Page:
conservation, sustainable living, wildlife

Props Wednesday: Graffiti for conservation?

Before we get started on all of this, I want to put out there that I do not support any vandalism of any property that is not classified as personally yours (except for your mean ex’s shirts, go ahead and burn them). With that being said, conservationists are using a variety of graffiti to save one of the most endangered species of tortoise on the planet.

Now when I first read the title of the article I pictured tortoises walking around with spray painted profanity all over their shells and the mental image made me laugh. But what they are actually doing is carving letters and numbers into the shells of adult tortoises whose shells are mature enough to handle the procedure. Contraversal? Yes. Effective? Most definitely.

The purpose of this “conservation tattoo” is that these specific tortoises are highly desired as pets in parts of Asia, and are heavily poached from the wild in order to fill the demand. The carving on the shell de-values the animal to someone who is looking to have it as a pet, because it is considered less beautiful. A similar process is done with Rhinos and the removal of their horns to save them from being poached. But…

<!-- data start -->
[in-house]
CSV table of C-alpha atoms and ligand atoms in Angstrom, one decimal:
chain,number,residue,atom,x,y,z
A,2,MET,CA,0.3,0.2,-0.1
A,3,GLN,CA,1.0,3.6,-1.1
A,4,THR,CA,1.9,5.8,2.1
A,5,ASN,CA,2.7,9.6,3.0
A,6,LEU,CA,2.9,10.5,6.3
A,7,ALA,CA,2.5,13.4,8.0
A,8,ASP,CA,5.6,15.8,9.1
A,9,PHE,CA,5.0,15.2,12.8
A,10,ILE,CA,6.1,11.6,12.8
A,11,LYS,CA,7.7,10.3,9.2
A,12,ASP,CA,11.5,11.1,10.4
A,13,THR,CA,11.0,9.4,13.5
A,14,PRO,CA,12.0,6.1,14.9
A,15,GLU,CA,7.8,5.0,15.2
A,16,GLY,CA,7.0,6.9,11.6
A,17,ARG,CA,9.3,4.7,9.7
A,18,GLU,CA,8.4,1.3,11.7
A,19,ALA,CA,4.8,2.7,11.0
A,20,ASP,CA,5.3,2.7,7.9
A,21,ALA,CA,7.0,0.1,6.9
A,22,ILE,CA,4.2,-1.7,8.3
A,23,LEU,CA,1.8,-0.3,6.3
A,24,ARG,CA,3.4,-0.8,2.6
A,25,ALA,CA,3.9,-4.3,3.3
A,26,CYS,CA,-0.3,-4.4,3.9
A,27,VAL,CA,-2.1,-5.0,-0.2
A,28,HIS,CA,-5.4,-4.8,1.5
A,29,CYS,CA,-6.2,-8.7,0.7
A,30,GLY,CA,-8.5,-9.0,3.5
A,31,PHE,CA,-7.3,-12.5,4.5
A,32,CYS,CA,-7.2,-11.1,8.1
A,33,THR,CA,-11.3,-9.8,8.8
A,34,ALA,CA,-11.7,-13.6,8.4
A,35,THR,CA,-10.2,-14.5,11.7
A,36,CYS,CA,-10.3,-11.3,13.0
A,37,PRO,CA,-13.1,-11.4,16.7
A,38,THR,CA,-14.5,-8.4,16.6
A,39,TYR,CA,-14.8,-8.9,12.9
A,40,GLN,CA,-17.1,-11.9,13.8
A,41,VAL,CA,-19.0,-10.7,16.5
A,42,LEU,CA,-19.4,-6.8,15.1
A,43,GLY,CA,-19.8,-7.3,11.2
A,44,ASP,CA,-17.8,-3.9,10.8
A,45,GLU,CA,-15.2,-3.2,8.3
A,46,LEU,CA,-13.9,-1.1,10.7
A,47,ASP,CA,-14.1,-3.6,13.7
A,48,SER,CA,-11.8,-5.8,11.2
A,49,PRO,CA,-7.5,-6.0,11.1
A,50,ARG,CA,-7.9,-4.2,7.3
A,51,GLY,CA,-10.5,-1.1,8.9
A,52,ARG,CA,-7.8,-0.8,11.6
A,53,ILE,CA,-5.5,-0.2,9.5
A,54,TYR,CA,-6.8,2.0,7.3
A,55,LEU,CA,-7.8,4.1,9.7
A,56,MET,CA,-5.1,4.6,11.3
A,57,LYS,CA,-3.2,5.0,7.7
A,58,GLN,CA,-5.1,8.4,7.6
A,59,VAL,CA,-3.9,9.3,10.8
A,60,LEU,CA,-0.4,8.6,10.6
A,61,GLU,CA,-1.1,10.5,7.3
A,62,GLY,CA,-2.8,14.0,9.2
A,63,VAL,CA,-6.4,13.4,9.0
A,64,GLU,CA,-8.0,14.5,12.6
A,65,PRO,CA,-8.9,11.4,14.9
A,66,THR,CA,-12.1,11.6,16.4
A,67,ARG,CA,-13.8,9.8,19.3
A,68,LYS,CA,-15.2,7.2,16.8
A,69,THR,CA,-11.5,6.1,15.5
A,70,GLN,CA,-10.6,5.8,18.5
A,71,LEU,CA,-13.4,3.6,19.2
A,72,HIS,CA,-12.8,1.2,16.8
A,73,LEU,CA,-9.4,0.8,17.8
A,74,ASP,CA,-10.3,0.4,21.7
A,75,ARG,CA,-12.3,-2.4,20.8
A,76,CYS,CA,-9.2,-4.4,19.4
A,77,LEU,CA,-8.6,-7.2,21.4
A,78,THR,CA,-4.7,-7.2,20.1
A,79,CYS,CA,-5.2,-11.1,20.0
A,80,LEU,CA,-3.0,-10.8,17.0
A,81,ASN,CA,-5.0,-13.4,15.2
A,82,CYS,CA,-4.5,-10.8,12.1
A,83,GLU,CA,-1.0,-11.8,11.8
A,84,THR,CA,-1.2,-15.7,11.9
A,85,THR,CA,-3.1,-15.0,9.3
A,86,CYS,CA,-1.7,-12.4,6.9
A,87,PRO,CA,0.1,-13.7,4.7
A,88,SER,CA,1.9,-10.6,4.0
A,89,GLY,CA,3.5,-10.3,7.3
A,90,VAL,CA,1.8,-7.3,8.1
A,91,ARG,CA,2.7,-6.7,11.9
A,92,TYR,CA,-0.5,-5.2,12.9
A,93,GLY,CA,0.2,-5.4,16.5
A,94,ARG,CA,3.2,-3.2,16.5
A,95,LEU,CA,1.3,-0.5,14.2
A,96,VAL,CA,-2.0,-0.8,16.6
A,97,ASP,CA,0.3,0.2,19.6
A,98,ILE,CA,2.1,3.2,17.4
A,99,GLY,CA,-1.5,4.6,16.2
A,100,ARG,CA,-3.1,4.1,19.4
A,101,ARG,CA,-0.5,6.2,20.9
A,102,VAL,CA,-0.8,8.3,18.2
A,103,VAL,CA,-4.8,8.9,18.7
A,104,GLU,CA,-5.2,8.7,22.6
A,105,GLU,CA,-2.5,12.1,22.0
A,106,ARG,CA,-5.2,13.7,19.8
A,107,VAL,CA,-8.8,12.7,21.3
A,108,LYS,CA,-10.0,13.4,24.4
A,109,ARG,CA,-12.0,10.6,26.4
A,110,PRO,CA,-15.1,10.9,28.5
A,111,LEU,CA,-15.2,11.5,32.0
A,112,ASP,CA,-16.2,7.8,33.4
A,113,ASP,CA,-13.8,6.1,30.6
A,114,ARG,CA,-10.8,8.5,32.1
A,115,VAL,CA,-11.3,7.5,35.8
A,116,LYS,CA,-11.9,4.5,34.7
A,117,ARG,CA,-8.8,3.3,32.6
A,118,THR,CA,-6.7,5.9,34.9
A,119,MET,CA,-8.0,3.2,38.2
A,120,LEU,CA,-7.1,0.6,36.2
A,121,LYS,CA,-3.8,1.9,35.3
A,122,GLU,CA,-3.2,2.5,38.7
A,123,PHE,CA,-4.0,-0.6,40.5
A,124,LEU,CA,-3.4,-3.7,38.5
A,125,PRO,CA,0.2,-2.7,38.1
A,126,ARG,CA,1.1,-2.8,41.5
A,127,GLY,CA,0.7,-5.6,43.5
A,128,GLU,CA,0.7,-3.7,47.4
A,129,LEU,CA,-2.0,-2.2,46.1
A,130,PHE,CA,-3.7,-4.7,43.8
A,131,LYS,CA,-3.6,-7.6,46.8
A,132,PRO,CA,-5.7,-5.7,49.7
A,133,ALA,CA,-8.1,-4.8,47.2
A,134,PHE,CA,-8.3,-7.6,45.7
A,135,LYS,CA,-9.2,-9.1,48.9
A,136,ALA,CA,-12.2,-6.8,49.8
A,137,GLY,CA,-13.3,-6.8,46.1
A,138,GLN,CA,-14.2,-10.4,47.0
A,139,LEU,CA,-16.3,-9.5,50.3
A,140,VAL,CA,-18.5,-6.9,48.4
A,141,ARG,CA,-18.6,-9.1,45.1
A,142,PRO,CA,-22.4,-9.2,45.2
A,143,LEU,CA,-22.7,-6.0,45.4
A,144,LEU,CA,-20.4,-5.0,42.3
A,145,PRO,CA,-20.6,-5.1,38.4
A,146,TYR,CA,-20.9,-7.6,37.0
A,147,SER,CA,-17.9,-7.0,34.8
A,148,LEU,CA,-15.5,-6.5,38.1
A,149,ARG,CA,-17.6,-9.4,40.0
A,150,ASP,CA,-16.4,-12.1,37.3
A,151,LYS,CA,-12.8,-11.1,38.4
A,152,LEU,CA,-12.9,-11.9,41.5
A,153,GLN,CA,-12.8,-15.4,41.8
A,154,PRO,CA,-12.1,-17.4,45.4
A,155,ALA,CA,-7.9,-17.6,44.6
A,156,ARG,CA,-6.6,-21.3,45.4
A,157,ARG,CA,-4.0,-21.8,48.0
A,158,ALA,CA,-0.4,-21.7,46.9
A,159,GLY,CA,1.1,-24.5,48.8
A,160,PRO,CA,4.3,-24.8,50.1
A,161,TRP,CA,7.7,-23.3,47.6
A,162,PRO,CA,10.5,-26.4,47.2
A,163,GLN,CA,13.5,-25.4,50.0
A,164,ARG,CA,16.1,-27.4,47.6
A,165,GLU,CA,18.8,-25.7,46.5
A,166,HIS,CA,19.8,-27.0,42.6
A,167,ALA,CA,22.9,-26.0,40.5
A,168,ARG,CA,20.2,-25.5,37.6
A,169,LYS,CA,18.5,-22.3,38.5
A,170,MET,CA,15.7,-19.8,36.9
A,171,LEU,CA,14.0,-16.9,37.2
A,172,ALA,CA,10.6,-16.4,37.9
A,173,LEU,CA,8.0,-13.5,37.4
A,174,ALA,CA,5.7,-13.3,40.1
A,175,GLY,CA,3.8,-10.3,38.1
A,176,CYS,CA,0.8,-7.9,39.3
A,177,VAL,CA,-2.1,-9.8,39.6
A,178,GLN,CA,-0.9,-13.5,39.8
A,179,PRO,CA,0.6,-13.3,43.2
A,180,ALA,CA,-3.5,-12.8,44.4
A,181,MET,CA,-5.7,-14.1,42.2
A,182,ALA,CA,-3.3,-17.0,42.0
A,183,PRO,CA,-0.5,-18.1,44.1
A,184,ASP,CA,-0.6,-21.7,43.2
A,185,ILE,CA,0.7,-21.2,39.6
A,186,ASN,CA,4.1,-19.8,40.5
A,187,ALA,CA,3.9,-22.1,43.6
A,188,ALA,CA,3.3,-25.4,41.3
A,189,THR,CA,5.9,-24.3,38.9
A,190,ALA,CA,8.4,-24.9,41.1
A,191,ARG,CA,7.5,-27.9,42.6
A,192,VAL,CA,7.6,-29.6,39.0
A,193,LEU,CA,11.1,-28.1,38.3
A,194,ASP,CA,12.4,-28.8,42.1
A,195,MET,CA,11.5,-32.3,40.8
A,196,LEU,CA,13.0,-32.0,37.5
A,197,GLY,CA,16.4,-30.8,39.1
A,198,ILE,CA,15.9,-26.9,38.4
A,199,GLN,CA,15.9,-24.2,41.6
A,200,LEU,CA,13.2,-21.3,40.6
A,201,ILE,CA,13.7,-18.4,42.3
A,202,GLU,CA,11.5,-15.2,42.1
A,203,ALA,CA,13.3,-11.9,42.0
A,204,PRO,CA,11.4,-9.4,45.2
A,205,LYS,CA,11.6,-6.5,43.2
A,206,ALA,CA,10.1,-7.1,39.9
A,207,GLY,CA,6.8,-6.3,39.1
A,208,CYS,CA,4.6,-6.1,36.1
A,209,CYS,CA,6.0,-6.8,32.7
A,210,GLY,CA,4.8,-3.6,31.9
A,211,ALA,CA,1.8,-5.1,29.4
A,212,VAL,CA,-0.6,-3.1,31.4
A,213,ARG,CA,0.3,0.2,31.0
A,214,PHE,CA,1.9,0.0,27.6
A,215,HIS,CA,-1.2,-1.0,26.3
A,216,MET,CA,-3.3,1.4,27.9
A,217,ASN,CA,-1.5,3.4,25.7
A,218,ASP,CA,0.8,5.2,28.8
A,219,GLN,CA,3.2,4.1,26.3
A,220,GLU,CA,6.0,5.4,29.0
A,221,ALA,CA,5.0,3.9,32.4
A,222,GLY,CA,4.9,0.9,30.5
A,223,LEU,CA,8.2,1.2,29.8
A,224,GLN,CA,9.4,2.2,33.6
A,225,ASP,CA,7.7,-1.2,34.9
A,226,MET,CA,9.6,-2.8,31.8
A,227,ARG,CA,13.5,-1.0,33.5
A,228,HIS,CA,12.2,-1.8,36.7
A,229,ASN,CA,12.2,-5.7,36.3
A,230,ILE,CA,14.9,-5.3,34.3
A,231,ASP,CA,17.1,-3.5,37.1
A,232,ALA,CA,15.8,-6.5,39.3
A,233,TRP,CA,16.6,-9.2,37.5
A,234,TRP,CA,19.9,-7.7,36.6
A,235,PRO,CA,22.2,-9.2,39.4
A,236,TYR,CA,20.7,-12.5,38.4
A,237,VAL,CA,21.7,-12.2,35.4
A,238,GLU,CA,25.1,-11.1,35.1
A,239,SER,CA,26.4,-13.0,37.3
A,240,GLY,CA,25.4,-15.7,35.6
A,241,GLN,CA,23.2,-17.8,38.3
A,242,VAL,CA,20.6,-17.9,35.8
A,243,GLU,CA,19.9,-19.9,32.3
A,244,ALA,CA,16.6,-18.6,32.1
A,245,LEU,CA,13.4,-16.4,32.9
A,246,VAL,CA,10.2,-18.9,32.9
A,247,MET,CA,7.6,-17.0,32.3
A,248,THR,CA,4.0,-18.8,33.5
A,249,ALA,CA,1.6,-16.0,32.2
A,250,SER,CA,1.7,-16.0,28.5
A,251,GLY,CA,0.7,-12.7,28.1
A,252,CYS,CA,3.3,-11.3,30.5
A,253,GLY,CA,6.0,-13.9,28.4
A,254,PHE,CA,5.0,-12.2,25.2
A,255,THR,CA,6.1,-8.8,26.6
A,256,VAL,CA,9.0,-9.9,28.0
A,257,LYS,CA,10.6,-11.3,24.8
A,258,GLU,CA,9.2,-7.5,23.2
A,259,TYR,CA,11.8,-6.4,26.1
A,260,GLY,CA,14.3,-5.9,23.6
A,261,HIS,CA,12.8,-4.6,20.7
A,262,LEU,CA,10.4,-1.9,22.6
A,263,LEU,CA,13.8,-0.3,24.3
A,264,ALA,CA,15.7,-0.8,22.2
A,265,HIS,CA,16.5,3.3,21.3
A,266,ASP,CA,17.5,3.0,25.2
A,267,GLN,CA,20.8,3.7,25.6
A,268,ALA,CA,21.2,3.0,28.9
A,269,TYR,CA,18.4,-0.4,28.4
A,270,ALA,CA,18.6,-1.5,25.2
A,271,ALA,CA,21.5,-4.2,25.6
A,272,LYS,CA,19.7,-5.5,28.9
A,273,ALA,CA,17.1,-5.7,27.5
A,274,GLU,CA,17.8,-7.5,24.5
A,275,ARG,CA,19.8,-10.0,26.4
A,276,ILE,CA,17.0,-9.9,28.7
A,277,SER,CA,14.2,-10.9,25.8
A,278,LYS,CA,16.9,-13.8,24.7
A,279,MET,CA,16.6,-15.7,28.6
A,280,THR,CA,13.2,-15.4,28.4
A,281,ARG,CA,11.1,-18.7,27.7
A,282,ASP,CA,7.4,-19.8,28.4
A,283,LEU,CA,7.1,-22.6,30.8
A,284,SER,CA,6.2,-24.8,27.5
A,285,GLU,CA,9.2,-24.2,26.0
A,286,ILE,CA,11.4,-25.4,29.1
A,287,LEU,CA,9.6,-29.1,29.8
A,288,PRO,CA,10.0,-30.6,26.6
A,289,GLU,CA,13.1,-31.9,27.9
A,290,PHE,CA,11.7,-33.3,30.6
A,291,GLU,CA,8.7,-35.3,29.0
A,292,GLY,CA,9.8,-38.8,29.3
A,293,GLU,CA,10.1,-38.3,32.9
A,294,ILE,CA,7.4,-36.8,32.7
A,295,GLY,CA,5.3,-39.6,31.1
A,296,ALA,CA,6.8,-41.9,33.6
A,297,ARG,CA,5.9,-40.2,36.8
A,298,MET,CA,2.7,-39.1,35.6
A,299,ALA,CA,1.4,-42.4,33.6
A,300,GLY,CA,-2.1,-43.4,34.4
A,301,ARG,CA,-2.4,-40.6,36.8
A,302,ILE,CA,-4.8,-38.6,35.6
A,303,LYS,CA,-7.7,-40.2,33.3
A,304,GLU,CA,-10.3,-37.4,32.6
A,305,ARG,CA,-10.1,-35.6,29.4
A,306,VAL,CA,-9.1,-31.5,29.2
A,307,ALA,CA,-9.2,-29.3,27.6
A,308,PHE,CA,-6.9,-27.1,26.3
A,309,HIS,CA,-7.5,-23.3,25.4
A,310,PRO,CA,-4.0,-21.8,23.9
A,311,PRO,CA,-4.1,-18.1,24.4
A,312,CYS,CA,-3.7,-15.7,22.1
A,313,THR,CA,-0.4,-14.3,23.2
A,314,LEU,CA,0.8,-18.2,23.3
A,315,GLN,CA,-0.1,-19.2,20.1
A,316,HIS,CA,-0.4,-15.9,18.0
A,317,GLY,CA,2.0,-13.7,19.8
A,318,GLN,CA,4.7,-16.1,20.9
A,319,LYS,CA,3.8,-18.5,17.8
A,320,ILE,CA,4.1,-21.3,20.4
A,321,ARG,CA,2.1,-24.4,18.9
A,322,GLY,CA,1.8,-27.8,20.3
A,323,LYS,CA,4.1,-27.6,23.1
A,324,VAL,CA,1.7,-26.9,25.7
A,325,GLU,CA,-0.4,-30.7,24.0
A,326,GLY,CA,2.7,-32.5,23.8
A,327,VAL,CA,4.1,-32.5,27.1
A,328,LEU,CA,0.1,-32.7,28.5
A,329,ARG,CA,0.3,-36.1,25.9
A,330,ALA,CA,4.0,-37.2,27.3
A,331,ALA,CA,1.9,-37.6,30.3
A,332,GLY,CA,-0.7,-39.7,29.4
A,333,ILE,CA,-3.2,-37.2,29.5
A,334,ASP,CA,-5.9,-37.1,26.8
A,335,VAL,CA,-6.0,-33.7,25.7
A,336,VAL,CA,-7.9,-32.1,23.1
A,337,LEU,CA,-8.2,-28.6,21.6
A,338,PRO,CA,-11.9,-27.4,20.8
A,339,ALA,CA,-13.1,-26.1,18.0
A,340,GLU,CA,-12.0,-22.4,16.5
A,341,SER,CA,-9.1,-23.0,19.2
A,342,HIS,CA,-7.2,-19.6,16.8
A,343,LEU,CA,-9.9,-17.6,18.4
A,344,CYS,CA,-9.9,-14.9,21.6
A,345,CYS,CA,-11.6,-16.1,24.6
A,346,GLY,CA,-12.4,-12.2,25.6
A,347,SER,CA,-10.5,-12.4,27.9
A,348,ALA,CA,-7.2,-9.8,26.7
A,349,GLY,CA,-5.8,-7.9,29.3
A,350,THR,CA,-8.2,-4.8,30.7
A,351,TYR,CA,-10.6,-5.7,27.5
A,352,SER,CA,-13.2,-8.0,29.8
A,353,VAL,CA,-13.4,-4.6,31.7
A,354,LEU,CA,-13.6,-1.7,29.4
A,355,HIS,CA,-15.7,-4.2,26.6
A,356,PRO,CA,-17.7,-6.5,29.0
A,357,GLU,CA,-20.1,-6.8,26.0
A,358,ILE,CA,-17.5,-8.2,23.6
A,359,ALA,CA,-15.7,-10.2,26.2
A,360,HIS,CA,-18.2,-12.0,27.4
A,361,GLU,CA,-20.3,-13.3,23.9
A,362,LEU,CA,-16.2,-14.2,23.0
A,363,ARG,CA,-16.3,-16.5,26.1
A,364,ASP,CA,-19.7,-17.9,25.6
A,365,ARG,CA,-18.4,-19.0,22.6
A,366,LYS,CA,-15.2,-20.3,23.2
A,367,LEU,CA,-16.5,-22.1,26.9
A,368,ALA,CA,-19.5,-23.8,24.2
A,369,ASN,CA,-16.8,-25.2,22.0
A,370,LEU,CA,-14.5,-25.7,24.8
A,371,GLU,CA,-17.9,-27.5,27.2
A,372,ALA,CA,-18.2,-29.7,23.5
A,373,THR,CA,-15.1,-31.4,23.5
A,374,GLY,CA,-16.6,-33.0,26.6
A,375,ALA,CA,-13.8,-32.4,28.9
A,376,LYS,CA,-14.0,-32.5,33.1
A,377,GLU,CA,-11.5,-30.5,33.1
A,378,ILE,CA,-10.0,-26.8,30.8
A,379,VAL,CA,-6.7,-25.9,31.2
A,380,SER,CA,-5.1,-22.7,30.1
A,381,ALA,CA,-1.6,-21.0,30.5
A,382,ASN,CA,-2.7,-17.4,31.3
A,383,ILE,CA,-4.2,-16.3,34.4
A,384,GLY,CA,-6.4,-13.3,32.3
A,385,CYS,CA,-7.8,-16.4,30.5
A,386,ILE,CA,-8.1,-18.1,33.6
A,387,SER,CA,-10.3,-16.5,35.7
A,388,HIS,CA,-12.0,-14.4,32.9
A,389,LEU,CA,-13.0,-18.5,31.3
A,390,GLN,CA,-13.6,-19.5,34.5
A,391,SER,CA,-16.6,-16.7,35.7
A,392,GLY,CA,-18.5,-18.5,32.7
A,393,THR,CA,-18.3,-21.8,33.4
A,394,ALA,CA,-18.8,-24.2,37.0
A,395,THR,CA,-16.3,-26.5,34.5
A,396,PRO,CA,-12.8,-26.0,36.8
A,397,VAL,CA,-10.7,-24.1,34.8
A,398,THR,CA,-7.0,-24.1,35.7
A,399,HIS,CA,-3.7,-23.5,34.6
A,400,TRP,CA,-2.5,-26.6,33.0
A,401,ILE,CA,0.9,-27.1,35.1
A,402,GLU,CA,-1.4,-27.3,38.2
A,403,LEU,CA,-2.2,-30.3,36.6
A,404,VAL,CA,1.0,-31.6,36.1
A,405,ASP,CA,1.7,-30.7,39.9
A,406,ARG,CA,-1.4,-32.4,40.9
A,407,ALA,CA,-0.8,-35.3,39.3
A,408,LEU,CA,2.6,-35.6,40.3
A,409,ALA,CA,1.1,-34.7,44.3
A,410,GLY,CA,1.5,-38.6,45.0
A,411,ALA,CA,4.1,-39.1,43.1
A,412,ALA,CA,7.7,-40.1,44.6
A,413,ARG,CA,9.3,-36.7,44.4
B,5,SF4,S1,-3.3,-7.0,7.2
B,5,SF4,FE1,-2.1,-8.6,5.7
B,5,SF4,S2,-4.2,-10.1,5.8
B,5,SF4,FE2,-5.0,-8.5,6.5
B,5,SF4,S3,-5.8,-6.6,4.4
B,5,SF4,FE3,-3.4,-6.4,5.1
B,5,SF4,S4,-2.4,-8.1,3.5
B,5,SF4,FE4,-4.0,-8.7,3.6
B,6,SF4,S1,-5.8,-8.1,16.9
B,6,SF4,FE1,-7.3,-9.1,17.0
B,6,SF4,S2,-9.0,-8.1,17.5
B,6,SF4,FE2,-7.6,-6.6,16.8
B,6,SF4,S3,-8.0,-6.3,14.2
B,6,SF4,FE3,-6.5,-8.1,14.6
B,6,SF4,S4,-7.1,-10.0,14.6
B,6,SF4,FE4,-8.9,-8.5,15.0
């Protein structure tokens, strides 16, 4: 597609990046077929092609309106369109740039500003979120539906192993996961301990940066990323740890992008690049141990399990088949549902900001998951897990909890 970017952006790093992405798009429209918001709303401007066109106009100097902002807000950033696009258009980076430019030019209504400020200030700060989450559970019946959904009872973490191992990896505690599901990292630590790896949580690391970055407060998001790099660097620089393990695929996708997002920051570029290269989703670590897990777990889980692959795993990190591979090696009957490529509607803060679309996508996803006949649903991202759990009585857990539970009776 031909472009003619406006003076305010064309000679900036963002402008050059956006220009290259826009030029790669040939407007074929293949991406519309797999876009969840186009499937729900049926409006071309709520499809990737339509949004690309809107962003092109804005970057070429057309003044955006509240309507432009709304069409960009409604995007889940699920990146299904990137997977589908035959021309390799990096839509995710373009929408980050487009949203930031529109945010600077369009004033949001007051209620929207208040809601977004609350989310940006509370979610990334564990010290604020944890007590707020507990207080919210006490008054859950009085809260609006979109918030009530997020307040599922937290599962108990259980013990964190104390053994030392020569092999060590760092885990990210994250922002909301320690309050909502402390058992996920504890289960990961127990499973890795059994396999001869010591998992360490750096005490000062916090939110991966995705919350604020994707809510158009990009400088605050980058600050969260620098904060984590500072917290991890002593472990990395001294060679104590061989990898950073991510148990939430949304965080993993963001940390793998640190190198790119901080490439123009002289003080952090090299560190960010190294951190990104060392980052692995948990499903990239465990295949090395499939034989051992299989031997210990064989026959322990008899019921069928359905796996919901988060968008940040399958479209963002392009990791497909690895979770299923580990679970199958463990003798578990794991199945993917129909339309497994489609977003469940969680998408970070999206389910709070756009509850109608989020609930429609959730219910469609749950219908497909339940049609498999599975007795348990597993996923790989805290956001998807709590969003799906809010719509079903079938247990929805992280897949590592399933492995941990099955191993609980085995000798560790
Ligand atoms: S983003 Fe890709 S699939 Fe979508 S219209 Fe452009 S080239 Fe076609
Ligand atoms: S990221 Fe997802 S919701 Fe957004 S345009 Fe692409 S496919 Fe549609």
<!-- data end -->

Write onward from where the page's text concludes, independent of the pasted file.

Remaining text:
Here’s my question:

Have we really given up that much on trying to alter people

who steal and kill these animals, that we have

turned to altering the animal itself?

Conservation efforts of all kinds are positive. But to really make a difference, the root of the problem has to be addressed. And what is the root of the problem? (what a great question, thank you for asking) People’s attitudes toward these specific animals whether they are used as medicine, trophies, or pets is where the issue lies. Conservation efforts that are focusing on how to make people value the animals and environment are the ones that are making the biggest dents. Giving villagers another way of life besides poaching, or having research that de-bunks the myths of horns and tusks as medicine is the best way to go in the fights of conservation.

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